No explanation given: Palestinian PM skips Netanyahu meeting
Looking ahead, Palestinian leaders face few appealing options for advancing their agenda, which has been sidelined by Iran and the US elections.
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Seeking a vote at the UN General Assembly on upgrading the Palestinian’s status at the international body seems like the best course of action to return to the world stage because it would once again ratchet up diplomatic pressure on Israel.Skip to next paragraph
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But it would also reignite friction with President Obama, whose administration quashed last year’s appeal by Abbas for membership status in the Security Council. It might also prompt Israel to freeze tax revenues it transfers to the Palestinian Authority, a punishment that would break the back of the PA’s already strained budget.
Abbas could also try to push forward talks to reconcile the internal Palestinian rift with Hamas. But that would also risk sanctions from Israel, and the president is likely to face internal opposition from colleagues within his Fatah party who don’t want to share power with the Islamist rulers of Gaza.
More radical options
Then, there are more radical options for pressuring Israel: The Palestinian leadership could throw its weight behind a popular uprising in the West Bank. Alternatively, it could elect to dissolve itself, thereby shifting the costly burden of managing the daily affairs of millions of Palestinians back to the Israeli government.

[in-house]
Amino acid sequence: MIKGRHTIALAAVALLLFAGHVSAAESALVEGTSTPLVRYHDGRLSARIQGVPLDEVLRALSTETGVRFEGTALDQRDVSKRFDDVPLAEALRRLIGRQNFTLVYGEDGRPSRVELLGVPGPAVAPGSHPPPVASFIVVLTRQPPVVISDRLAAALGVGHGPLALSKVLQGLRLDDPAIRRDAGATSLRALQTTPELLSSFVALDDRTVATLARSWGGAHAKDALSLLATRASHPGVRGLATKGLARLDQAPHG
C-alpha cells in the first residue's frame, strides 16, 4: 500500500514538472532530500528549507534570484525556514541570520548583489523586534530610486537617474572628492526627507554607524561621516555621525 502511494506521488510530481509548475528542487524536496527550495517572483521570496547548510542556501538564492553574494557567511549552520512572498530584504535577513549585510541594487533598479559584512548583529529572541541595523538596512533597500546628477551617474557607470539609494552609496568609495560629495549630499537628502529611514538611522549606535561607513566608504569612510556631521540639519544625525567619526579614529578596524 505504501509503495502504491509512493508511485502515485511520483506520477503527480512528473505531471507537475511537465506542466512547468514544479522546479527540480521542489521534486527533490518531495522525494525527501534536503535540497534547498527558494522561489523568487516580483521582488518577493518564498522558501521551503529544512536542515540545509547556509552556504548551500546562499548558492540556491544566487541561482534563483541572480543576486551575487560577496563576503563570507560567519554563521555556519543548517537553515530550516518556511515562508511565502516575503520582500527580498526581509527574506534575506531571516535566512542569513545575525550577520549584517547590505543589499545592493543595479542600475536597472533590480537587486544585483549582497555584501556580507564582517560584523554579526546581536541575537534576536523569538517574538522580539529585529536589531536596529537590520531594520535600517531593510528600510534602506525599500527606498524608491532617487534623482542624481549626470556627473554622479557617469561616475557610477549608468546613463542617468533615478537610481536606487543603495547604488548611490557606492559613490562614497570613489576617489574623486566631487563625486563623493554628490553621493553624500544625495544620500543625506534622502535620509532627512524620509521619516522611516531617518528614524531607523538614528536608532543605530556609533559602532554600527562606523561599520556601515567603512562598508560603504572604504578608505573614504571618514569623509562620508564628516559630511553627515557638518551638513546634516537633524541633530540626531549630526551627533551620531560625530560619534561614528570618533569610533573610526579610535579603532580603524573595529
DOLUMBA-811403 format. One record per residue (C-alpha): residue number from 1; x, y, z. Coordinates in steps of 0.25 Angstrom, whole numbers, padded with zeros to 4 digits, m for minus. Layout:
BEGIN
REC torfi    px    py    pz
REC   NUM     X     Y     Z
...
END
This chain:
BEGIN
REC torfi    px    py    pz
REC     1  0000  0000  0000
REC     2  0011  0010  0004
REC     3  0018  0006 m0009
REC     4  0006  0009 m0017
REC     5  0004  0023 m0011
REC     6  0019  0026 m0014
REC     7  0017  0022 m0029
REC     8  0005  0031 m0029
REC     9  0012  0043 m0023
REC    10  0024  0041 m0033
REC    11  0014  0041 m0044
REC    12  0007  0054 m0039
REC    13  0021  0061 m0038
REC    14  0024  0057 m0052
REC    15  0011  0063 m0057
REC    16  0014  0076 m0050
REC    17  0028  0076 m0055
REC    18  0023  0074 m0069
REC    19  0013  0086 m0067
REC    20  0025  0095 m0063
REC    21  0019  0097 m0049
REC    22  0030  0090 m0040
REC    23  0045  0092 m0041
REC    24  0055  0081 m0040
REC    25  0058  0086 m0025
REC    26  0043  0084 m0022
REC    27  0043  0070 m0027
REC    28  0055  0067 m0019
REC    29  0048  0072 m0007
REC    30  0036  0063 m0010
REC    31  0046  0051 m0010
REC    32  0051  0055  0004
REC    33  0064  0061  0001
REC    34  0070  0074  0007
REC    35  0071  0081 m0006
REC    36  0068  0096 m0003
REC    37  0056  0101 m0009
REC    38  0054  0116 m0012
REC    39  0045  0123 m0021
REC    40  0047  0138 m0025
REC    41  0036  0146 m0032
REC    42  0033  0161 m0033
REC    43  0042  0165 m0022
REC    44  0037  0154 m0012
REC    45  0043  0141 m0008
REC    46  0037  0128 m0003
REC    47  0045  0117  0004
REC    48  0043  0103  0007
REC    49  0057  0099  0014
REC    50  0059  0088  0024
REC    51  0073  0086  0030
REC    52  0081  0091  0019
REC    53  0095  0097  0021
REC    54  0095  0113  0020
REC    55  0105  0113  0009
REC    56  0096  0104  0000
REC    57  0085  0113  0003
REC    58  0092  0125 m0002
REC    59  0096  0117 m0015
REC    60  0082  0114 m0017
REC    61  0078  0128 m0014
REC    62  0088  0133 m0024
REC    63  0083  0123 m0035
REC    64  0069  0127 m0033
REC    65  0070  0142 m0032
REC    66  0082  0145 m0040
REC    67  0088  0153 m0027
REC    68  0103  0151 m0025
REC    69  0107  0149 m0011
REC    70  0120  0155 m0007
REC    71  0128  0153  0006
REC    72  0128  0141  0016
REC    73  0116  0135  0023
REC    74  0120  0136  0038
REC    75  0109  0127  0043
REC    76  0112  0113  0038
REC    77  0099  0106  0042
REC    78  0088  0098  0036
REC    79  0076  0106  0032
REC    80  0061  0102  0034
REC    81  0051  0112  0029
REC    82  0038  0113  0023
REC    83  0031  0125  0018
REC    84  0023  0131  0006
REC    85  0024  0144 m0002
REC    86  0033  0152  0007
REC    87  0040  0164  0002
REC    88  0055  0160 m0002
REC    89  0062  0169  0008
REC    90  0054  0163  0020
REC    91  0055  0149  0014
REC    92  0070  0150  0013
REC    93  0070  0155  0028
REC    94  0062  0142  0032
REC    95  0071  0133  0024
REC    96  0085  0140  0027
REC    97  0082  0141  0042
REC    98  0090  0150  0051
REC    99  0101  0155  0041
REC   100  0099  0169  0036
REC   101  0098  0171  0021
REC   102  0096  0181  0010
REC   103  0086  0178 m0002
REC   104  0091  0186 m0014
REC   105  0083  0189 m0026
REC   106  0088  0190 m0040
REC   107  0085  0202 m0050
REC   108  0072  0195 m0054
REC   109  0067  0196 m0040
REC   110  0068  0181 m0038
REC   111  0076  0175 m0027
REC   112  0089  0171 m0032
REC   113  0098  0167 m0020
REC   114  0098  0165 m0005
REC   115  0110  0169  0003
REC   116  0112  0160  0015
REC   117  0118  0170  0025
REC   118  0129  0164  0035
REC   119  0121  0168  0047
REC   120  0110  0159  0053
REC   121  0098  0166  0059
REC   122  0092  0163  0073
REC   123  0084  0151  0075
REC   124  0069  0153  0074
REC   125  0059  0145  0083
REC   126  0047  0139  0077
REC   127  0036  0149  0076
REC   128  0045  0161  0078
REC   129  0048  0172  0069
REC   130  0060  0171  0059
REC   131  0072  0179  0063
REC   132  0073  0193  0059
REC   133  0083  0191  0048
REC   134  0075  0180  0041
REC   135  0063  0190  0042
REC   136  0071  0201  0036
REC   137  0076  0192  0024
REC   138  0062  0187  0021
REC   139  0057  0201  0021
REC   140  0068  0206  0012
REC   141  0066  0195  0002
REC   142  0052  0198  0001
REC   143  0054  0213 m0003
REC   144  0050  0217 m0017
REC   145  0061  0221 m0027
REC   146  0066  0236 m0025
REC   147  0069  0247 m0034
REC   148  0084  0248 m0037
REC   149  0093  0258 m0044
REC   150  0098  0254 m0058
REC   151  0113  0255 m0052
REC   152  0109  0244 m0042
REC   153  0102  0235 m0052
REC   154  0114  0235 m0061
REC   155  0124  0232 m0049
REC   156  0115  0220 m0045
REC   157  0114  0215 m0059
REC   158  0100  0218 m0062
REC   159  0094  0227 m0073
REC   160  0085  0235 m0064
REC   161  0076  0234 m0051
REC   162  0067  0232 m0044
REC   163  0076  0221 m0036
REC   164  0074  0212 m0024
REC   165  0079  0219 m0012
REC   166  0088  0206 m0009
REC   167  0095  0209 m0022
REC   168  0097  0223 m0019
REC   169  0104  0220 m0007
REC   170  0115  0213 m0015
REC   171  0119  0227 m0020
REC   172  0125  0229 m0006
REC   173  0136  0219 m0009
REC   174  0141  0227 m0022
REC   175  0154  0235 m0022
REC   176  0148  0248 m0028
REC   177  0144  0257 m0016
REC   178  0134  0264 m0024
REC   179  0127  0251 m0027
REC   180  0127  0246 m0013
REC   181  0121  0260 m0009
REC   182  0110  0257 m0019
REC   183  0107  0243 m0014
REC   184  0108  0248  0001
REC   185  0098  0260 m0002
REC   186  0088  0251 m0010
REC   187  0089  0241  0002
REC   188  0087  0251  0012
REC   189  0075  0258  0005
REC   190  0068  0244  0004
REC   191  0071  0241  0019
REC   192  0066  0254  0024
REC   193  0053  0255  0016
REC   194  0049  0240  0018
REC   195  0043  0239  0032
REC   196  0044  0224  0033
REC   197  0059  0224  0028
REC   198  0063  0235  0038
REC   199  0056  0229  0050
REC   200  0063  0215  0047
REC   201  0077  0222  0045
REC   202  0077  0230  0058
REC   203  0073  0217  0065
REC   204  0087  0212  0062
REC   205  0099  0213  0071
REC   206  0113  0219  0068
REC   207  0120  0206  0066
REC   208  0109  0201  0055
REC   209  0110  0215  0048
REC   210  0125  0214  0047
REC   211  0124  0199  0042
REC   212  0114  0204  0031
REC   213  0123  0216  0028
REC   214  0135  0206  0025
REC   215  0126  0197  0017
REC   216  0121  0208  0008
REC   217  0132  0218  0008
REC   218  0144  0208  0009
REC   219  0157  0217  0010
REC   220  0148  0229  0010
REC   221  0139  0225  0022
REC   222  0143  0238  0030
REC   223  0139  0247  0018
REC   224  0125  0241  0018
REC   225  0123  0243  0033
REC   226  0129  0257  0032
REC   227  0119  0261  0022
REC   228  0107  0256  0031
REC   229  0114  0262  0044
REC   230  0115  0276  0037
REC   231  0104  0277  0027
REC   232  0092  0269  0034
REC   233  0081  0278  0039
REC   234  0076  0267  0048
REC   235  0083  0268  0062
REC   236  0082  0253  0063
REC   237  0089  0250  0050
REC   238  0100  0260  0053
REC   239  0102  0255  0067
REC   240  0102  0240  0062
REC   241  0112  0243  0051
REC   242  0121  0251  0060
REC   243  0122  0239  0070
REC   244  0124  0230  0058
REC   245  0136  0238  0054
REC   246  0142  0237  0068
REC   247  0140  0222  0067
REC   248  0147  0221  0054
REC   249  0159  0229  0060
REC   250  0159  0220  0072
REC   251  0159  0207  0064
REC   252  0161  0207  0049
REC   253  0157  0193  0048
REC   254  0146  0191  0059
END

“The only pressure that Abbas can put on Israel is to dissolve the PA, and Israel will have responsibility,” says Nashat Aqtash, a Palestinian communications professor at Bir Zeit University, outside Ramallah.
But both moves would risk opening up a power vacuum that could be exploited by Hamas.
Though the recent letter appears as a little more than a restatement of old Palestinian positions – including preconditions for the restart of peace negotiations – the Israeli message in response could segue into a low-level diplomatic dialogue like the talks held between the sides in Amman, Jordan, earlier this year.
Observers say that Abbas may be looking ahead to the results of the US election. If Mr. Obama is reelected, some say Abbas believes that the second Obama term might bring with it more aggressive posture toward Israel to make peace concessions.
“I think the US is trying to convince him that the Obama in his second term will be more active at advancing their cause,” says a former Israeli diplomat. “Any of those other routes makes it difficult for the US to be in his corner.”
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